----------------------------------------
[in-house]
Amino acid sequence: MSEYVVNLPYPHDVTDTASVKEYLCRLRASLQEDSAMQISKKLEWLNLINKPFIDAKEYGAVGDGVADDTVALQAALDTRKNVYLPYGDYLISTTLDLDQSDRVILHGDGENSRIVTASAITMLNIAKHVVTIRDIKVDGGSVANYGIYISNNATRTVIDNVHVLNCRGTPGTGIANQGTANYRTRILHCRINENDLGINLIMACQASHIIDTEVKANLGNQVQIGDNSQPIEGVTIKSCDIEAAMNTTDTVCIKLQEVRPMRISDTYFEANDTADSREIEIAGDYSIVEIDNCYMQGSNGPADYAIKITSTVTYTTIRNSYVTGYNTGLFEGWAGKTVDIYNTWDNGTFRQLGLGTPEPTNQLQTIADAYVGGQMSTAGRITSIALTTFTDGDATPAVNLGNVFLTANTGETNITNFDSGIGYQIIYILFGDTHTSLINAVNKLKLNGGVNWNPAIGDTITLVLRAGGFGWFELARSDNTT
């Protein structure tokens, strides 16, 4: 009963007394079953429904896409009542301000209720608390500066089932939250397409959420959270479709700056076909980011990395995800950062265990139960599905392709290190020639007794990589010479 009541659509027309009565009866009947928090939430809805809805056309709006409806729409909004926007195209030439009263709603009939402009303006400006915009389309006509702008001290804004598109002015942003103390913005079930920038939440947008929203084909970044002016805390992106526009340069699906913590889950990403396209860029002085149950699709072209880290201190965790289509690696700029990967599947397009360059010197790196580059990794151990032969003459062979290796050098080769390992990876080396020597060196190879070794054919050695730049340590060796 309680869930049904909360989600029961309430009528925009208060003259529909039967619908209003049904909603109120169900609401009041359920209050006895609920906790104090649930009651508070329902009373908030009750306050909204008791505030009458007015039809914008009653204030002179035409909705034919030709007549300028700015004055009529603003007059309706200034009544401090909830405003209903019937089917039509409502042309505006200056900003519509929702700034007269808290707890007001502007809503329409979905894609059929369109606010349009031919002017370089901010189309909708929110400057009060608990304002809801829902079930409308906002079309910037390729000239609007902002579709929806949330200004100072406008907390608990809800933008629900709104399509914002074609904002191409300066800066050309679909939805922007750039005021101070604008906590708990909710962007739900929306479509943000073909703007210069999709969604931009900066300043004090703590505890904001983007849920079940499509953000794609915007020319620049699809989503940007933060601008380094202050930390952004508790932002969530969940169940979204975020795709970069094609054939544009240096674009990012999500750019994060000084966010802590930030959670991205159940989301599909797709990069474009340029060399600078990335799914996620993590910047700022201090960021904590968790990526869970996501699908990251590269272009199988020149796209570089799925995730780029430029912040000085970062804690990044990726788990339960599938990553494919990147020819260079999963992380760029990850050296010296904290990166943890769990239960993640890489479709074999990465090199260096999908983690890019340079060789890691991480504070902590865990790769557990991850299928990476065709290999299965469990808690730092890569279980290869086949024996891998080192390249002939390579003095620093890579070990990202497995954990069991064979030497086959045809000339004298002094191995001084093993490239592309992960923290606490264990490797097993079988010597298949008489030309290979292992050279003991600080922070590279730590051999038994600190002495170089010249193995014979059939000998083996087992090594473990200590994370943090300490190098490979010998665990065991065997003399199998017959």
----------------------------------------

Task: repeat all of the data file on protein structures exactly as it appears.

[in-house]
Amino acid sequence: MSEYVVNLPYPHDVTDTASVKEYLCRLRASLQEDSAMQISKKLEWLNLINKPFIDAKEYGAVGDGVADDTVALQAALDTRKNVYLPYGDYLISTTLDLDQSDRVILHGDGENSRIVTASAITMLNIAKHVVTIRDIKVDGGSVANYGIYISNNATRTVIDNVHVLNCRGTPGTGIANQGTANYRTRILHCRINENDLGINLIMACQASHIIDTEVKANLGNQVQIGDNSQPIEGVTIKSCDIEAAMNTTDTVCIKLQEVRPMRISDTYFEANDTADSREIEIAGDYSIVEIDNCYMQGSNGPADYAIKITSTVTYTTIRNSYVTGYNTGLFEGWAGKTVDIYNTWDNGTFRQLGLGTPEPTNQLQTIADAYVGGQMSTAGRITSIALTTFTDGDATPAVNLGNVFLTANTGETNITNFDSGIGYQIIYILFGDTHTSLINAVNKLKLNGGVNWNPAIGDTITLVLRAGGFGWFELARSDNTT
């Protein structure tokens, strides 16, 4: 009963007394079953429904896409009542301000209720608390500066089932939250397409959420959270479709700056076909980011990395995800950062265990139960599905392709290190020639007794990589010479 009541659509027309009565009866009947928090939430809805809805056309709006409806729409909004926007195209030439009263709603009939402009303006400006915009389309006509702008001290804004598109002015942003103390913005079930920038939440947008929203084909970044002016805390992106526009340069699906913590889950990403396209860029002085149950699709072209880290201190965790289509690696700029990967599947397009360059010197790196580059990794151990032969003459062979290796050098080769390992990876080396020597060196190879070794054919050695730049340590060796 309680869930049904909360989600029961309430009528925009208060003259529909039967619908209003049904909603109120169900609401009041359920209050006895609920906790104090649930009651508070329902009373908030009750306050909204008791505030009458007015039809914008009653204030002179035409909705034919030709007549300028700015004055009529603003007059309706200034009544401090909830405003209903019937089917039509409502042309505006200056900003519509929702700034007269808290707890007001502007809503329409979905894609059929369109606010349009031919002017370089901010189309909708929110400057009060608990304002809801829902079930409308906002079309910037390729000239609007902002579709929806949330200004100072406008907390608990809800933008629900709104399509914002074609904002191409300066800066050309679909939805922007750039005021101070604008906590708990909710962007739900929306479509943000073909703007210069999709969604931009900066300043004090703590505890904001983007849920079940499509953000794609915007020319620049699809989503940007933060601008380094202050930390952004508790932002969530969940169940979204975020795709970069094609054939544009240096674009990012999500750019994060000084966010802590930030959670991205159940989301599909797709990069474009340029060399600078990335799914996620993590910047700022201090960021904590968790990526869970996501699908990251590269272009199988020149796209570089799925995730780029430029912040000085970062804690990044990726788990339960599938990553494919990147020819260079999963992380760029990850050296010296904290990166943890769990239960993640890489479709074999990465090199260096999908983690890019340079060789890691991480504070902590865990790769557990991850299928990476065709290999299965469990808690730092890569279980290869086949024996891998080192390249002939390579003095620093890579070990990202497995954990069991064979030497086959045809000339004298002094191995001084093993490239592309992960923290606490264990490797097993079988010597298949008489030309290979292992050279003991600080922070590279730590051999038994600190002495170089010249193995014979059939000998083996087992090594473990200590994370943090300490190098490979010998665990065991065997003399199998017959």